White-faced saki in exhibit

White-faced Saki

Scientific Name

Pithecia pithecia

Class

Mammalia

Order

Primates

Range

Brazil, French Guiana, Guyana, Suriname, and Venezuela

Habitat

Tropical rainforests and flooded forests

Estimated Wild Population

n/a
White-faced saki in exhibit
IUCN Conservation Status: Lower Risk - Least Concern IUCN Conservation Status: Lower Risk - Least Concern

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Physical Description

White-faced sakis are small, sexually dimorphic monkeys that weigh about three to five pounds. Males have black fur surrounding their light brown faces. Females are lighter, with bright strips of hair from their eyes to chin. Both sexes have flat, wide noses. While they are primarily frugivores, sakis also eat seeds and occasionally small mammals and birds. These social primates live in small families of parents and offspring. For the first few weeks after birth, mothers are the primary caregiver, but fathers and siblings eventually help raise the young monkeys.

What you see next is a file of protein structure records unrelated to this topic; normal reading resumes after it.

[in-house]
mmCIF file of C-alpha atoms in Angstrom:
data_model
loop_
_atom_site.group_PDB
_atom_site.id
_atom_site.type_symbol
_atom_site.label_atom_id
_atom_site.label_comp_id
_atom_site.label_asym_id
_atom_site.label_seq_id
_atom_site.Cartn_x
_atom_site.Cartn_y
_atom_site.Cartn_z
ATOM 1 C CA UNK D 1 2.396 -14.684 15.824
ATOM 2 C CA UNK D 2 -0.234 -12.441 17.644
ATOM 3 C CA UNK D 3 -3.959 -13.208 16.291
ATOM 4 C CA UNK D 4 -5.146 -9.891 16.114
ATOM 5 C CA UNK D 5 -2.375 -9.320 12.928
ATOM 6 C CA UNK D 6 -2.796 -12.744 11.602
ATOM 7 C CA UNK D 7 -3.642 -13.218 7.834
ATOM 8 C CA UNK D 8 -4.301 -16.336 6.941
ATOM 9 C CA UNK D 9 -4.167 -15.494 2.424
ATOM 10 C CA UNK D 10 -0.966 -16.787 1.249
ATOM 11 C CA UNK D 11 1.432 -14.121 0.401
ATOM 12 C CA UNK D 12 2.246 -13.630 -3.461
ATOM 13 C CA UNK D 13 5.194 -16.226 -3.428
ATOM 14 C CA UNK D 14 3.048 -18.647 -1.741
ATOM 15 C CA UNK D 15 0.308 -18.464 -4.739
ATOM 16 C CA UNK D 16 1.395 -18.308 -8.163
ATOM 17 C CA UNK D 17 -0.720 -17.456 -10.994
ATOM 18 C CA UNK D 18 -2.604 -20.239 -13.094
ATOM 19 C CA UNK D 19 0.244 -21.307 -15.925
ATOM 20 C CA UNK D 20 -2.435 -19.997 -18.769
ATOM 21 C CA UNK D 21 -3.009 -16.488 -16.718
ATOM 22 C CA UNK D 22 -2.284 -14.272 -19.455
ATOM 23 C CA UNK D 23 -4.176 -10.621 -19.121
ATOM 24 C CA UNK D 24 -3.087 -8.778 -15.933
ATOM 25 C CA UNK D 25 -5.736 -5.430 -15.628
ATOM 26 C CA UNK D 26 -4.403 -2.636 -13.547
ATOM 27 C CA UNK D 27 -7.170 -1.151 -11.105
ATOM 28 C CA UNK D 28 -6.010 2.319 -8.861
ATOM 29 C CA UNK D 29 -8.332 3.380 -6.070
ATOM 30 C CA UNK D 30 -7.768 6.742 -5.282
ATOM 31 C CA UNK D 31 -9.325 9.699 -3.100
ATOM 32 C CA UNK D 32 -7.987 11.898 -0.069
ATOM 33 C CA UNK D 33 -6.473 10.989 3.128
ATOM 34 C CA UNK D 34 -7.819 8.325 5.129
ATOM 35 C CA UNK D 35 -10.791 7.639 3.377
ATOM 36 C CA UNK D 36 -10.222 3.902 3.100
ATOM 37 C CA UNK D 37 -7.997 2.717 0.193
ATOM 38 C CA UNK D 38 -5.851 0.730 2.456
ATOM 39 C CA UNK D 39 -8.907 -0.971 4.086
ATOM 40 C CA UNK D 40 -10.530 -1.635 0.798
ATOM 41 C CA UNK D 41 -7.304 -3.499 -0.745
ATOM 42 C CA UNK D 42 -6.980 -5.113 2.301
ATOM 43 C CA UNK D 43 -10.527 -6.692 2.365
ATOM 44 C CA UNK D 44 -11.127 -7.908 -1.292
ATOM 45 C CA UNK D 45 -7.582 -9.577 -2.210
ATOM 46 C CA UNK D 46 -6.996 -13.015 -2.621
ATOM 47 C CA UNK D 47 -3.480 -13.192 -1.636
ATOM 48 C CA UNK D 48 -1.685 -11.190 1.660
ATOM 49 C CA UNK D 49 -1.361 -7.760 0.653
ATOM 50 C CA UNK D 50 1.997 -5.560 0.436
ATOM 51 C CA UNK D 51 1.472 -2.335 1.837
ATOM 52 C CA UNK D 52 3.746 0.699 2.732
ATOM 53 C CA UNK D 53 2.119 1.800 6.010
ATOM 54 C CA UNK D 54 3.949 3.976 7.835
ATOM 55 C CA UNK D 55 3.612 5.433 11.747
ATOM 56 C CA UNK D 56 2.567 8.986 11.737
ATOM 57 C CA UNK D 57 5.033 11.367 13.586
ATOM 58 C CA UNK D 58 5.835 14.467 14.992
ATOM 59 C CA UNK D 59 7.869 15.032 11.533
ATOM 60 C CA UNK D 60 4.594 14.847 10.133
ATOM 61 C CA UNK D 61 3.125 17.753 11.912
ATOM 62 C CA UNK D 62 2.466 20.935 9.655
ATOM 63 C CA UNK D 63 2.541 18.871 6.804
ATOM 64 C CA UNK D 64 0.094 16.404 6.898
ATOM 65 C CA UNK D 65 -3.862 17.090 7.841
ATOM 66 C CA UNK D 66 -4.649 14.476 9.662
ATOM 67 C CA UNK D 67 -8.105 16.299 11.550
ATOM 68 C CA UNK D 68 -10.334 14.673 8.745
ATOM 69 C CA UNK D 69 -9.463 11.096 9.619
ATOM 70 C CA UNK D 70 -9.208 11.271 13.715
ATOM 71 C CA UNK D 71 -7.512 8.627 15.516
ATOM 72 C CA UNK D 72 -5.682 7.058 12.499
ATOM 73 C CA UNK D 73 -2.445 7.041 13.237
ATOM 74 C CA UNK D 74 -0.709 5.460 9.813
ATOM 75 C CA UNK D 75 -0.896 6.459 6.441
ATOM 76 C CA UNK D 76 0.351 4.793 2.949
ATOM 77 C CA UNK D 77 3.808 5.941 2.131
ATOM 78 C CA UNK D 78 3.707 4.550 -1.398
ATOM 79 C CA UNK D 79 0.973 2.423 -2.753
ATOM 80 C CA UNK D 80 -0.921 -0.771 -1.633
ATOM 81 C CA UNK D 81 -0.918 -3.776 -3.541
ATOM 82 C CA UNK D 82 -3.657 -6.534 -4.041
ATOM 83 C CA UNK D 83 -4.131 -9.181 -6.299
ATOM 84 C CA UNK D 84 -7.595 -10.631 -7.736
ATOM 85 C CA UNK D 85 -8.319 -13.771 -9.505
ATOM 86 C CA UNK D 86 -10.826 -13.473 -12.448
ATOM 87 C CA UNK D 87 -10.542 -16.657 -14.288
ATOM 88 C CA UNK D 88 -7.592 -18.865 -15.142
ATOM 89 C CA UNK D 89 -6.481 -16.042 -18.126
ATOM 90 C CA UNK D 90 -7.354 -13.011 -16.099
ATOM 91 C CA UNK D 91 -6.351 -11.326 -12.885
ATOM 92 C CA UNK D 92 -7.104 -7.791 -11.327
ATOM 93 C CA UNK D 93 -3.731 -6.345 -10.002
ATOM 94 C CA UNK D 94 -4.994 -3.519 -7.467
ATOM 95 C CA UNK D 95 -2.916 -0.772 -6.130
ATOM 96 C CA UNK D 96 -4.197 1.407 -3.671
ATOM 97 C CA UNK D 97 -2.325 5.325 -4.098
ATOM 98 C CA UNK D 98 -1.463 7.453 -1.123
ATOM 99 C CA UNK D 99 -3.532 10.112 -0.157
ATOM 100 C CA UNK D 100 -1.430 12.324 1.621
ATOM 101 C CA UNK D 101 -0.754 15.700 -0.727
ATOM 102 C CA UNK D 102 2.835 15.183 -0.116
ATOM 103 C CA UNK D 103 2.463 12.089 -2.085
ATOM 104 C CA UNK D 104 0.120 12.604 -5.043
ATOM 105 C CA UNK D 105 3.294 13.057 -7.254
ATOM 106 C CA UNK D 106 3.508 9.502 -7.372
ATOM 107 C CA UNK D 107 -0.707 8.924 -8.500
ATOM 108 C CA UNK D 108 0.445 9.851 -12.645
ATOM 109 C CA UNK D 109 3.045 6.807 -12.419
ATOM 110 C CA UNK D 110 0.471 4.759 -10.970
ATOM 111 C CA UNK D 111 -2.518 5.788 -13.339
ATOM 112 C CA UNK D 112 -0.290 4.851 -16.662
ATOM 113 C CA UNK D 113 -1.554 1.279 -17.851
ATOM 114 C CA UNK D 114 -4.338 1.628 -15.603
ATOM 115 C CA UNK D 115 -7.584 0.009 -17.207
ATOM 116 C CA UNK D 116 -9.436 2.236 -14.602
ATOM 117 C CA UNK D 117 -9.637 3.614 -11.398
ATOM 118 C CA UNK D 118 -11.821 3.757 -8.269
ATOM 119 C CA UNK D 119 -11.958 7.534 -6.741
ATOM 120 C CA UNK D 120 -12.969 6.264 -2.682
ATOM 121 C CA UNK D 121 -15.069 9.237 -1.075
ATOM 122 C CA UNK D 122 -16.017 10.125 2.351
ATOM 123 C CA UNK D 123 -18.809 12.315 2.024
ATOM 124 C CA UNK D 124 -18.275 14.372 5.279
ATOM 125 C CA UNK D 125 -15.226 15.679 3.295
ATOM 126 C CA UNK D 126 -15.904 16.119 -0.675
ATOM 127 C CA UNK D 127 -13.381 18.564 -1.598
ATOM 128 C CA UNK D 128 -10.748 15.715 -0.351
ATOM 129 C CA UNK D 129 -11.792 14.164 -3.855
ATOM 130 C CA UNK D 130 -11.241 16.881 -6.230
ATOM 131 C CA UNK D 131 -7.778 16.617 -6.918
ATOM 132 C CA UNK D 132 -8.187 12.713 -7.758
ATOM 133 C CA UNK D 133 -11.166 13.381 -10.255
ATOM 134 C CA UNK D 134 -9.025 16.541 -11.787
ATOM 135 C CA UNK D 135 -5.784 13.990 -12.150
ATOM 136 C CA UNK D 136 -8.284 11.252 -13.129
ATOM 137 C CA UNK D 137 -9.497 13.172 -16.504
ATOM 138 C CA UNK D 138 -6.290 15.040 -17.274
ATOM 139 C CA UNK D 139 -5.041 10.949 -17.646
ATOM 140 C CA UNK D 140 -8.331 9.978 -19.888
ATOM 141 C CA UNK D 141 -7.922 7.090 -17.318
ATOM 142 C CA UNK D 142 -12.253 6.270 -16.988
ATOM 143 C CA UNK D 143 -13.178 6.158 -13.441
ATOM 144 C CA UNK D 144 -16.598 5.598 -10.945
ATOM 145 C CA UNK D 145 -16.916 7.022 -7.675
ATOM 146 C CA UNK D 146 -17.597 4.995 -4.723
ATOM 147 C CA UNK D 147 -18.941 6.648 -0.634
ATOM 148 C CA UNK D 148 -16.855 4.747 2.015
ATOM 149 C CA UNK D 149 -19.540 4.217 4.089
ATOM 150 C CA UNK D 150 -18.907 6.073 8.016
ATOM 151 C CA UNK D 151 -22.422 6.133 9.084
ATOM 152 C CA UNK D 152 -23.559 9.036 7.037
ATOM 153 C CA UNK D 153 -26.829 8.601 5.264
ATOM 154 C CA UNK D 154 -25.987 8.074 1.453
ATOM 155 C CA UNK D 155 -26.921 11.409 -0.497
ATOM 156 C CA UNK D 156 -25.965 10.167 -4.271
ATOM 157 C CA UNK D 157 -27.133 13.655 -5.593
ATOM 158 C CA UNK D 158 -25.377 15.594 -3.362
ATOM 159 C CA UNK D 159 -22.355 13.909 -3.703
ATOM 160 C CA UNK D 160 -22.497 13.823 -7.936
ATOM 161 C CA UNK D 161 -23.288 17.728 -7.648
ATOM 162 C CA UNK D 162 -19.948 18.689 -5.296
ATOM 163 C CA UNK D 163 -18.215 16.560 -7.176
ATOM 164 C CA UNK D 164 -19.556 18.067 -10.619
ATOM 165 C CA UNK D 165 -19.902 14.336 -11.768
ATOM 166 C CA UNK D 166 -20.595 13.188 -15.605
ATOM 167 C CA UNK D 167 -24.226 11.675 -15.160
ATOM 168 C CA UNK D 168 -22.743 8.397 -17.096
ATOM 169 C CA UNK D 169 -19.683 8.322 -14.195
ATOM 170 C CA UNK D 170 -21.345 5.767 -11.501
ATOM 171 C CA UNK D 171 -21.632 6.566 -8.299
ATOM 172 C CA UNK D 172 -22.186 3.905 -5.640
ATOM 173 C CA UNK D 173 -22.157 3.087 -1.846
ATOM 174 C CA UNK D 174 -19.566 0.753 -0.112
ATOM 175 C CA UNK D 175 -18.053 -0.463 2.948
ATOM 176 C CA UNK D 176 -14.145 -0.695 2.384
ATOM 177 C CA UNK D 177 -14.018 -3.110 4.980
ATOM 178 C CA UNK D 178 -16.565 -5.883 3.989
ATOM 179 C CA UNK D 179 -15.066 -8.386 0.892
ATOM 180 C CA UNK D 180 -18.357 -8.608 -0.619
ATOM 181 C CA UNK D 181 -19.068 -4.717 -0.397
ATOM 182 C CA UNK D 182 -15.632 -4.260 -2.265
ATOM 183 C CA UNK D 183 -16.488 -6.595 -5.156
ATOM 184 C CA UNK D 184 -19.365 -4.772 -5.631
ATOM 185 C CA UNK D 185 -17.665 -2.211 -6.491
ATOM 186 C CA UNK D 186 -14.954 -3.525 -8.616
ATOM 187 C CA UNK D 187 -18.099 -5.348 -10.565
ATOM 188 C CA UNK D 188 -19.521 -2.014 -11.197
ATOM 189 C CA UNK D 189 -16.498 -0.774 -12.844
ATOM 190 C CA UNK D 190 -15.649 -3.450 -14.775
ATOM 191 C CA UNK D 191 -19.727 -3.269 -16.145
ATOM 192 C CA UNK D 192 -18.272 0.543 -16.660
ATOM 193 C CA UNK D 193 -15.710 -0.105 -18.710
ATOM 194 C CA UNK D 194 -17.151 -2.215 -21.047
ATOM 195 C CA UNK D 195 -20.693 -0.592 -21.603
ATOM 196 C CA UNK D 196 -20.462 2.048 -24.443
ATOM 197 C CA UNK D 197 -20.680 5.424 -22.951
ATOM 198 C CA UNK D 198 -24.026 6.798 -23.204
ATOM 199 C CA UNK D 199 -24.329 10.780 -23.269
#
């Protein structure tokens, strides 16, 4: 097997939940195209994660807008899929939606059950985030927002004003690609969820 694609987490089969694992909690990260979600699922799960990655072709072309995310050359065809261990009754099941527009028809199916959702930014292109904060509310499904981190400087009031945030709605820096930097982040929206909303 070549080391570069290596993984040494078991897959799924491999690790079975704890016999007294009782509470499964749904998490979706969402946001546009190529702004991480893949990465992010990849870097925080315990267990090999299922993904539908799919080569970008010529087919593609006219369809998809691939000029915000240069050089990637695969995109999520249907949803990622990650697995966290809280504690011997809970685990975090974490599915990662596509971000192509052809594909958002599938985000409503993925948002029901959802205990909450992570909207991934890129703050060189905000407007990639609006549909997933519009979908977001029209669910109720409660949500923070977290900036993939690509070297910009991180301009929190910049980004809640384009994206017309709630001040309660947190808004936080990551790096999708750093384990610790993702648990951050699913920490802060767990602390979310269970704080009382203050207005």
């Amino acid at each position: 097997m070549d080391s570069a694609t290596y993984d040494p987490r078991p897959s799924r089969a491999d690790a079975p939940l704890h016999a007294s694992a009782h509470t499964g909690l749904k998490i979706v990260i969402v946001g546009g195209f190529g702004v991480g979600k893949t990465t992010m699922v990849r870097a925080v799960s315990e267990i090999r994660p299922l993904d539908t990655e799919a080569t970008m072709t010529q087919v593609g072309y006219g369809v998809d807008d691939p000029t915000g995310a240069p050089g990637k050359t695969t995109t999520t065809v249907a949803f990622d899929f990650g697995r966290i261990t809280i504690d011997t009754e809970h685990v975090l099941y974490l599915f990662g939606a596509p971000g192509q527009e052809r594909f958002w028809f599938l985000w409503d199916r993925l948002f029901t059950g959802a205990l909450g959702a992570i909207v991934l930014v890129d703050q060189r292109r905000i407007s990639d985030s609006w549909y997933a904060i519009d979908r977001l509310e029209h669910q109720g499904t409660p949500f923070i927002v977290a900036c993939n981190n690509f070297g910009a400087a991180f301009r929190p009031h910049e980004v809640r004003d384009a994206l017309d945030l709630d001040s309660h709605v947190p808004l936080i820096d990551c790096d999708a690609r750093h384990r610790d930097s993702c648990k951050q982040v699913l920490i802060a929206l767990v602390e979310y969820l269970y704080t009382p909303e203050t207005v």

Interesting Fact 1

White-faced sakis can jump as far as 33 feet in a single bound, a helpful trick while escaping threats.

Interesting Fact 2

These diurnal monkeys are extremely quick, leaping between branches in a manner that has earned them the nickname "flying monkeys."

Interesting Fact 3

They communicate through bird-like chirps, shaking their body, posturing, and loud growls.

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We cooperate with other members of the Association of Zoos and Aquariums to manage the zoo population of this species through a Species Survival Plan®.

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